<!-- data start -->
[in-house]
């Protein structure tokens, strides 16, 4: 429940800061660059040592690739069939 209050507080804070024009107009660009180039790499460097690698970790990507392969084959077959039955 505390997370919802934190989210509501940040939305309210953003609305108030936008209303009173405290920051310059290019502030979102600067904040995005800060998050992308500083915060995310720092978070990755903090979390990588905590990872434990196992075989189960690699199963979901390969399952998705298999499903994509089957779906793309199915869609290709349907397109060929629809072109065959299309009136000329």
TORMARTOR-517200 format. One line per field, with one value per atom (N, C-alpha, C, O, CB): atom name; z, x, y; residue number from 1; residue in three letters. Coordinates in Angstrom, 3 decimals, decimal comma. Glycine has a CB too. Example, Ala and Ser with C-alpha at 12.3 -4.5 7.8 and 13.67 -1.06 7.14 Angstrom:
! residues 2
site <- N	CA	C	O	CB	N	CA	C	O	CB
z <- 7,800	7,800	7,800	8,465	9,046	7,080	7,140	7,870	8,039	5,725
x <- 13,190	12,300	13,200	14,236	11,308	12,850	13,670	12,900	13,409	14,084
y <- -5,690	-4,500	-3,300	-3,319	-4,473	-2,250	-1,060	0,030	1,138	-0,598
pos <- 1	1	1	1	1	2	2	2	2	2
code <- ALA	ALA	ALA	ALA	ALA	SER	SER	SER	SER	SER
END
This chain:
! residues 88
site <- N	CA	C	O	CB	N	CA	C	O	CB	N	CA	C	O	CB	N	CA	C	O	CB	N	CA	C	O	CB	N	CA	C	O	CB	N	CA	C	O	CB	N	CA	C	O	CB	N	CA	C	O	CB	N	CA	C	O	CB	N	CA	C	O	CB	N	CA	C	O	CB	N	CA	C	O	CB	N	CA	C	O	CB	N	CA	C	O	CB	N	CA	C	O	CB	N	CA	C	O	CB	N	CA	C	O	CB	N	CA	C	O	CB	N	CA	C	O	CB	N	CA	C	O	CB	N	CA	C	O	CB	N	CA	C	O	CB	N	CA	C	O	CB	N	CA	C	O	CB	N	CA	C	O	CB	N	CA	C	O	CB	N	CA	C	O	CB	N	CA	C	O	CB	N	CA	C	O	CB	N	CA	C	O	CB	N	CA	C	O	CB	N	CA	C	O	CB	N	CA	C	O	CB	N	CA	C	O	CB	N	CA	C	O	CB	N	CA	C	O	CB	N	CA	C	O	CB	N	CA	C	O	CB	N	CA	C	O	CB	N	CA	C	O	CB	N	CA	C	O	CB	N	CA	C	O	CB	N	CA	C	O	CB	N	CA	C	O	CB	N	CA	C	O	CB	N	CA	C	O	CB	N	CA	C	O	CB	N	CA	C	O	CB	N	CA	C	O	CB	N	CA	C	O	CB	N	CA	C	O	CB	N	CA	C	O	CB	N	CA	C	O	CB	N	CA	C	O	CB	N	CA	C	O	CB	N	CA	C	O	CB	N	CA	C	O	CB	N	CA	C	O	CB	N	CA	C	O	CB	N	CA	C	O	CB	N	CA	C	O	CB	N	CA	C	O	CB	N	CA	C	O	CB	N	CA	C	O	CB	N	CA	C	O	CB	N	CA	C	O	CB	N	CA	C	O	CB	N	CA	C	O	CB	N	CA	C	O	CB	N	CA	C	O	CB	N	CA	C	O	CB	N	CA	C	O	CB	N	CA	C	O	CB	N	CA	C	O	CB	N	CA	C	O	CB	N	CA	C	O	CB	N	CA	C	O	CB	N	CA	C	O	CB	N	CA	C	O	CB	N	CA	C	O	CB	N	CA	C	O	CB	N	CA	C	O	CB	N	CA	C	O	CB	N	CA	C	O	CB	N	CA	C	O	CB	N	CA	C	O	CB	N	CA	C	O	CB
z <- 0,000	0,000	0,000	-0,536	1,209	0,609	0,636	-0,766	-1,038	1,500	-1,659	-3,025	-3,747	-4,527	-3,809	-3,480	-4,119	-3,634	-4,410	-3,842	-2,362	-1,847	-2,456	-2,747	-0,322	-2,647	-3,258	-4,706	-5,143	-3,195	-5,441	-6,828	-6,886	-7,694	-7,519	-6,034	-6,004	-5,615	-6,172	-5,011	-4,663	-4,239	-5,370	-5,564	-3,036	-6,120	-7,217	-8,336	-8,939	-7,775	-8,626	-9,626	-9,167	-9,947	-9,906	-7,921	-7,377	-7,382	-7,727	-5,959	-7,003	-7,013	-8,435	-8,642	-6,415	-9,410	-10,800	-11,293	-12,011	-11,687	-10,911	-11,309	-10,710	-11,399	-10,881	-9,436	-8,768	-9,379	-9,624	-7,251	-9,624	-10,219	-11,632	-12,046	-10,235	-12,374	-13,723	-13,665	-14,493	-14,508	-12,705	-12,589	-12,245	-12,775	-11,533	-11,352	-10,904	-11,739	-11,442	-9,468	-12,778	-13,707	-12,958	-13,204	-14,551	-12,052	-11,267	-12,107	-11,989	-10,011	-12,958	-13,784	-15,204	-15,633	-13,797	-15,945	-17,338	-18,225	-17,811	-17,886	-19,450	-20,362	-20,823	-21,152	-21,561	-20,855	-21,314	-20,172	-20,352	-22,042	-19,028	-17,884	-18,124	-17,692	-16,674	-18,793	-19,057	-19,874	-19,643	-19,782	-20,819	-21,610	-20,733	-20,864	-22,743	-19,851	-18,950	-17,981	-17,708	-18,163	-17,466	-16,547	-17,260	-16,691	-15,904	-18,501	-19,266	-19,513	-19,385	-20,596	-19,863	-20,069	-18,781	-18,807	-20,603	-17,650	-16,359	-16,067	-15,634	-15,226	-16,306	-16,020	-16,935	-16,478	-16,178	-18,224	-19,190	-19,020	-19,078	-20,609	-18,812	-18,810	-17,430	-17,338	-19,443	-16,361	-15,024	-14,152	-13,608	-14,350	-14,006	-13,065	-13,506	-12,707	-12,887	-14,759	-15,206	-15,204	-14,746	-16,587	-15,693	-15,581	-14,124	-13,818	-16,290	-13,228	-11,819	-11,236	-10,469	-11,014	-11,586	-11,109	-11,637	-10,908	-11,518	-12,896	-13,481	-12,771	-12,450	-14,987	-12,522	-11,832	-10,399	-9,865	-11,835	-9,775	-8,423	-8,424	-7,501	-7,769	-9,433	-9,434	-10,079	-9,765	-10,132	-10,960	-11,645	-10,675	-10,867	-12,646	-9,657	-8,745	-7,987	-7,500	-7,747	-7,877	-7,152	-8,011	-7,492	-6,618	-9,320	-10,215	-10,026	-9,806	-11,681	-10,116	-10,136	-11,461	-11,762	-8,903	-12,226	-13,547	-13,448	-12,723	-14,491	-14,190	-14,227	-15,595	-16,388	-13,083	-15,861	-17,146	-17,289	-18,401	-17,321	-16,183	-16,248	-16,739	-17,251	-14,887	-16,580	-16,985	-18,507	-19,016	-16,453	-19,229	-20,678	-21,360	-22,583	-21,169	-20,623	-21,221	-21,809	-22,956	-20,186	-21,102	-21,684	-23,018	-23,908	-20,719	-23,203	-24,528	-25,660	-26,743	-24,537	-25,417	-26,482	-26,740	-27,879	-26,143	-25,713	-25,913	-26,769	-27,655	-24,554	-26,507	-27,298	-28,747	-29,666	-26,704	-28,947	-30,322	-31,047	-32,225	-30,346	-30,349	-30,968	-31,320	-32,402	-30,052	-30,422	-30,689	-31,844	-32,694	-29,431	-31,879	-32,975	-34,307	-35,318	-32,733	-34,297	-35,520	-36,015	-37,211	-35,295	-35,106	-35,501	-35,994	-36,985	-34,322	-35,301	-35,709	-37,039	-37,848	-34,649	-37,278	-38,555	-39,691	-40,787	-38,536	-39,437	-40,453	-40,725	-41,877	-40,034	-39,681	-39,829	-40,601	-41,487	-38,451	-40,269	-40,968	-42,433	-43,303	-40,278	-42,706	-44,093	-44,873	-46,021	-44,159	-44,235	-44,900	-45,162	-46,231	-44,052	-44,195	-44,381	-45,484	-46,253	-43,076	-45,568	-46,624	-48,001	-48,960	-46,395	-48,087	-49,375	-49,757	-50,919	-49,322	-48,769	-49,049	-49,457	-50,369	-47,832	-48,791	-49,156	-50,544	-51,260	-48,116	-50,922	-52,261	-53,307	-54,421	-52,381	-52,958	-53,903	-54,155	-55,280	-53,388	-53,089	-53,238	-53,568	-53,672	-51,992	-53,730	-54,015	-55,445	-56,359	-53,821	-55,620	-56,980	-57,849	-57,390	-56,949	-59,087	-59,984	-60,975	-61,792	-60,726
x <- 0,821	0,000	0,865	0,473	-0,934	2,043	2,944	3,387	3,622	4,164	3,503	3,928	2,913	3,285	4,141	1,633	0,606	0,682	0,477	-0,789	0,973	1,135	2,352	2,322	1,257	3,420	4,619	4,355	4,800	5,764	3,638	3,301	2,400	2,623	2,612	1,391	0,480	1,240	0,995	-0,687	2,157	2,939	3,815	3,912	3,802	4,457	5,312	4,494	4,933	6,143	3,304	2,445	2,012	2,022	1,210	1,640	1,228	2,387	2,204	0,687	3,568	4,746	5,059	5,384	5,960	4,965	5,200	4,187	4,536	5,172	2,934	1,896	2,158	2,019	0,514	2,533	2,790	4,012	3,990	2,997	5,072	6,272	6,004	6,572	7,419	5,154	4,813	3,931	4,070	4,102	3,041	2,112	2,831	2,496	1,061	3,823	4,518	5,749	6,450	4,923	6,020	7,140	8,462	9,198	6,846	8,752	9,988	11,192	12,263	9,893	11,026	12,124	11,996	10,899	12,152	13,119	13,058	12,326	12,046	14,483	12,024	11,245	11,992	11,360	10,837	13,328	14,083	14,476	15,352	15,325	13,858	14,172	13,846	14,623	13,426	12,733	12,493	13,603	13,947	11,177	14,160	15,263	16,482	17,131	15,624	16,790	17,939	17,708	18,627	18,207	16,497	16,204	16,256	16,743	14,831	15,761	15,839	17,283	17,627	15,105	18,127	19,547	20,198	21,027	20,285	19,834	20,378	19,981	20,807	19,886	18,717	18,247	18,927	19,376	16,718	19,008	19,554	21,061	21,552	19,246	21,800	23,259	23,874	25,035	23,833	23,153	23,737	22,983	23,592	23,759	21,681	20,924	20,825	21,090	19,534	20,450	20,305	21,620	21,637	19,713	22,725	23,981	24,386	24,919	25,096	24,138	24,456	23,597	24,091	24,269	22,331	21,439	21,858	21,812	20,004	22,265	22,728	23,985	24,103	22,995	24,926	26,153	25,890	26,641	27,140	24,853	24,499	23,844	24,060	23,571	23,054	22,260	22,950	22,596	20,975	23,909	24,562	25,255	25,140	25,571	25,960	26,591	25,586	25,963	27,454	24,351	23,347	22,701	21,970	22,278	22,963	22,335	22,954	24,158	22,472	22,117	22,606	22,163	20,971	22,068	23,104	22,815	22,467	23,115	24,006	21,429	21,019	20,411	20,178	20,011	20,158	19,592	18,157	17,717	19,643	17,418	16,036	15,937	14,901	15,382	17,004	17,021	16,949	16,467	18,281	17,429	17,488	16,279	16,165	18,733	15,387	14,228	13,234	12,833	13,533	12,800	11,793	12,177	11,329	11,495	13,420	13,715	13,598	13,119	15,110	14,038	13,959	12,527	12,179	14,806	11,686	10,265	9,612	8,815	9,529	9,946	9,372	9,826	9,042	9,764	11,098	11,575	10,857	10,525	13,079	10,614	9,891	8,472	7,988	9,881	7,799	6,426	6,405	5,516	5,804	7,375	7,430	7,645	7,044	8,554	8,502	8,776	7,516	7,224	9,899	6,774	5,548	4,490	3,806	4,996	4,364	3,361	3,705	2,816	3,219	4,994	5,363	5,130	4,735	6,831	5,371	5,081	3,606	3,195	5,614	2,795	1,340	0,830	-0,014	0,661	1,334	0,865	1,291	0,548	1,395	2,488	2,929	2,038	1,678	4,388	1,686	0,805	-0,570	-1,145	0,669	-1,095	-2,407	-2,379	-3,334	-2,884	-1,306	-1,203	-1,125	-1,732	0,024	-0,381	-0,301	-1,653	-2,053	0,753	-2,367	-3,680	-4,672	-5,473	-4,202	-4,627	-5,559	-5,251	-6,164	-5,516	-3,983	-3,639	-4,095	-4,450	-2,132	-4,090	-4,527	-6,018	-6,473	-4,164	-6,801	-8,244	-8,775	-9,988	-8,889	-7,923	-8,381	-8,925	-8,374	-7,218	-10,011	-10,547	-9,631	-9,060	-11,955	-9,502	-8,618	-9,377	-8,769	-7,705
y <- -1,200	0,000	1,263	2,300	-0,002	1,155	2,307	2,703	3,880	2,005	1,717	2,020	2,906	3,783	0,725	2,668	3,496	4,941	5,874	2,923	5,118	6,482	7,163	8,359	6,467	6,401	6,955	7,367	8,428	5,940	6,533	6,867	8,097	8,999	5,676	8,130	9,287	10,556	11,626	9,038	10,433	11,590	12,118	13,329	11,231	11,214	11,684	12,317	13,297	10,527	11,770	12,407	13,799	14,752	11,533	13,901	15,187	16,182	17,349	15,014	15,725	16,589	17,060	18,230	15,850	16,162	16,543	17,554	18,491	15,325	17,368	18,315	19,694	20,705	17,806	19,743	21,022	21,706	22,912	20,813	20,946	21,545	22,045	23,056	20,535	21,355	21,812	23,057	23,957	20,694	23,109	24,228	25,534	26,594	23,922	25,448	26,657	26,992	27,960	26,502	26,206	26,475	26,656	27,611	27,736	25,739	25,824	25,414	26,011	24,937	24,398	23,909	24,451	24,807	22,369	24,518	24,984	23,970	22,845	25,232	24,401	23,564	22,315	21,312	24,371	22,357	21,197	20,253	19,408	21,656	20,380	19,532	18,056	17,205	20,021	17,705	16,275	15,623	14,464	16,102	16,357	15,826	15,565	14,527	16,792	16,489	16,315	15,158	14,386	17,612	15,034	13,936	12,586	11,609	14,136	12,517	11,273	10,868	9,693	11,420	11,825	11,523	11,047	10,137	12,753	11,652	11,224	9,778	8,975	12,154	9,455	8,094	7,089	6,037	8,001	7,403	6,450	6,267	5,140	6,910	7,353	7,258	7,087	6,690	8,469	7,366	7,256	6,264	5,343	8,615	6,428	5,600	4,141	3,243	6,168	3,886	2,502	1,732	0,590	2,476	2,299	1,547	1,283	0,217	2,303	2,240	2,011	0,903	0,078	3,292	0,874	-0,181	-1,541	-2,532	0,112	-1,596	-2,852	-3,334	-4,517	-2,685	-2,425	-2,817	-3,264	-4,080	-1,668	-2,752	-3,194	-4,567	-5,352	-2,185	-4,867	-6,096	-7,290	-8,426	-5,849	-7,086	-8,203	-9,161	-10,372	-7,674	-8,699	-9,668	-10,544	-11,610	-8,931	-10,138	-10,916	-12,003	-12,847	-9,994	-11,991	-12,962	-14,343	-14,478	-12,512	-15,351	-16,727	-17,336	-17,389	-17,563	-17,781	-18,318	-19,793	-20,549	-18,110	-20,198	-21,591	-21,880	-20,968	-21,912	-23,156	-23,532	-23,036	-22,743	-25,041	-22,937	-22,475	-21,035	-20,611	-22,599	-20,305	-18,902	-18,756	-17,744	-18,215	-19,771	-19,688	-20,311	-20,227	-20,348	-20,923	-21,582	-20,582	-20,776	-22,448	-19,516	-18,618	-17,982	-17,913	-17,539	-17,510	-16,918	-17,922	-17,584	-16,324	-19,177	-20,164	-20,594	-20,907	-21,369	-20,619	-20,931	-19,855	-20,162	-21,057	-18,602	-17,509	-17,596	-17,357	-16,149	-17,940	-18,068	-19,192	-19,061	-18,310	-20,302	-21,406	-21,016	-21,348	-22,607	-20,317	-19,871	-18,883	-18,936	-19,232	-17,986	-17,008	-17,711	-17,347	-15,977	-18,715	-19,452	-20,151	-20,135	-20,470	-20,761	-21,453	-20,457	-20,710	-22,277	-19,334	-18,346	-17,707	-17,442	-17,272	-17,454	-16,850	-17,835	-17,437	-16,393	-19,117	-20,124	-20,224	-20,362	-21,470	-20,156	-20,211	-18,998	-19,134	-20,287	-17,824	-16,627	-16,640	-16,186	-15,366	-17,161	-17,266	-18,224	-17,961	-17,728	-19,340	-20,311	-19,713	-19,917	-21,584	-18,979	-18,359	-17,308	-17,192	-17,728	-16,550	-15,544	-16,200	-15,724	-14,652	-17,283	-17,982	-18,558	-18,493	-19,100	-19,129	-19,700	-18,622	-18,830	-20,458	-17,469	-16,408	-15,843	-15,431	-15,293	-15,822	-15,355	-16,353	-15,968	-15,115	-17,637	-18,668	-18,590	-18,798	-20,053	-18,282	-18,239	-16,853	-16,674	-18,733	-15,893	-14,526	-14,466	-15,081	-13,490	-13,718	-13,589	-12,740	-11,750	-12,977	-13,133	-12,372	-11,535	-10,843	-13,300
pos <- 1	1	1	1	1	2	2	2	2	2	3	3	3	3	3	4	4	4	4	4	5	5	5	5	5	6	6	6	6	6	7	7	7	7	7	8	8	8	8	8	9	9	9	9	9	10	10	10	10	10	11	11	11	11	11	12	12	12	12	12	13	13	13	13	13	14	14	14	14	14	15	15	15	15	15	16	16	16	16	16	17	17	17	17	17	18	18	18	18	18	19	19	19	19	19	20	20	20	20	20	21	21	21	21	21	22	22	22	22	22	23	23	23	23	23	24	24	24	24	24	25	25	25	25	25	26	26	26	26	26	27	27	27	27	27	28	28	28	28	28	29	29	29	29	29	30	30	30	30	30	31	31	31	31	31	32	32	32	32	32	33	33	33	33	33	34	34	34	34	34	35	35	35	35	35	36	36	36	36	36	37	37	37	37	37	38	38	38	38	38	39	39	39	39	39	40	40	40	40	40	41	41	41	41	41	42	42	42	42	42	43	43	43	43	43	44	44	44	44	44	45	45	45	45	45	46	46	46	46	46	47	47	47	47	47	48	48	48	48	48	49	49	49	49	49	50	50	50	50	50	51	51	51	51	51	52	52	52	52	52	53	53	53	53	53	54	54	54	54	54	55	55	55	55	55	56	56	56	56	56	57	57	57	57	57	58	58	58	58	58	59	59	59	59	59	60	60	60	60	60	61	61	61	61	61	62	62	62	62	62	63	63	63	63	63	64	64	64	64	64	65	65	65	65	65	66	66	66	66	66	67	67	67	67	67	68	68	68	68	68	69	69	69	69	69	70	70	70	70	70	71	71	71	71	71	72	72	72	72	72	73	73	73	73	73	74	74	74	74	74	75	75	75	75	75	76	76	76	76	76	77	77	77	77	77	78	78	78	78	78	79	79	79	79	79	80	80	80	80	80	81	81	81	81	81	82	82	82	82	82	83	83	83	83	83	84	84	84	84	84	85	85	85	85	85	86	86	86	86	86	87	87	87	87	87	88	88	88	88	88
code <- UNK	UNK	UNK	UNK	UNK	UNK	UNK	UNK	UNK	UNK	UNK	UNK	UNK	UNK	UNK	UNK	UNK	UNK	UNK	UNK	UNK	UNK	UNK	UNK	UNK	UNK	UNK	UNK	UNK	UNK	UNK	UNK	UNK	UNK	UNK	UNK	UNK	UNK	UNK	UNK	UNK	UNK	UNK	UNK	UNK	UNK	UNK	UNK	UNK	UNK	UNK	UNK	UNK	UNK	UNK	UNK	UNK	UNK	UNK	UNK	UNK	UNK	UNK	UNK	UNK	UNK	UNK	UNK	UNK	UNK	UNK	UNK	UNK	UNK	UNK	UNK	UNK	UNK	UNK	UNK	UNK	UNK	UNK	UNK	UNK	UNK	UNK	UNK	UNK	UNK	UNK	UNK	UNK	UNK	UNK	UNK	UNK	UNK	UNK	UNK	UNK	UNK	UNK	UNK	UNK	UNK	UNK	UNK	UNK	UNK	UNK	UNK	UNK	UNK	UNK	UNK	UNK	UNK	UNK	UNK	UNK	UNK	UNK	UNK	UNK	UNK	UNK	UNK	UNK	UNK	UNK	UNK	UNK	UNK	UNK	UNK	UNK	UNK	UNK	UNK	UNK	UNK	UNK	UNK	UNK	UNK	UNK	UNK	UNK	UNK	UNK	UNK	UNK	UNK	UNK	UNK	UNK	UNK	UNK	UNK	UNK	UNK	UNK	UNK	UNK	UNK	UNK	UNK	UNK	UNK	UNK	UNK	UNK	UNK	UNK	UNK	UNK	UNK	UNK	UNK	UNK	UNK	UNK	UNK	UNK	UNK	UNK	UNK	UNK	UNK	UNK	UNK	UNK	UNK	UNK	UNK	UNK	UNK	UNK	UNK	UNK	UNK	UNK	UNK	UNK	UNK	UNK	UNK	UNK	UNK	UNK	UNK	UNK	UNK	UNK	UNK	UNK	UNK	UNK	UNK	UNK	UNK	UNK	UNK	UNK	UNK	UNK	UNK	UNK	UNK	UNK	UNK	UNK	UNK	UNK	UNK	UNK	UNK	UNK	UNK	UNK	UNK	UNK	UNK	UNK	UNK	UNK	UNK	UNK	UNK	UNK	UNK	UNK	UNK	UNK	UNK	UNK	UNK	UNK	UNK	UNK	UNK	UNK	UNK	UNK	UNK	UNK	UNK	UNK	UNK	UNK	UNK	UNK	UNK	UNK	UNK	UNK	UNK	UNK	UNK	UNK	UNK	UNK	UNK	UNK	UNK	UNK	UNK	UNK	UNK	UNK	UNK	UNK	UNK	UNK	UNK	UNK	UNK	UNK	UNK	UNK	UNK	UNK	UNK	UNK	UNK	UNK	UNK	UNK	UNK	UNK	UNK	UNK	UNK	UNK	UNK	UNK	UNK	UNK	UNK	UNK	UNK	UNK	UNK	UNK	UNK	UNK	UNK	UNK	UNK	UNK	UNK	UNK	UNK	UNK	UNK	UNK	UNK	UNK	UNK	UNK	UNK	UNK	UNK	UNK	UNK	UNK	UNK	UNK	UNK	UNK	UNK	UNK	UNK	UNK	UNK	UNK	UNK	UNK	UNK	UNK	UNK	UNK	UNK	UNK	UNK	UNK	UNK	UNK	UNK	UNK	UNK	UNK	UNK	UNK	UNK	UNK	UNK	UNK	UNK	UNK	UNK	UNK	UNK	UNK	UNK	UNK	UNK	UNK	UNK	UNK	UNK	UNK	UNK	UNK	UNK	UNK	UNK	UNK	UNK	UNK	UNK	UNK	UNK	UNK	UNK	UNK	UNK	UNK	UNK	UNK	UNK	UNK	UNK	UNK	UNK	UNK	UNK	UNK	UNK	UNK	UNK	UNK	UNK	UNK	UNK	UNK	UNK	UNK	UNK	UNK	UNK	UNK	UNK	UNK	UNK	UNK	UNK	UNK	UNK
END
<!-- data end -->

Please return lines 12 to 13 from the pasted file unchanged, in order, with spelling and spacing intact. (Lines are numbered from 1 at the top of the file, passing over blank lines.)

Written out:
This chain:
! residues 88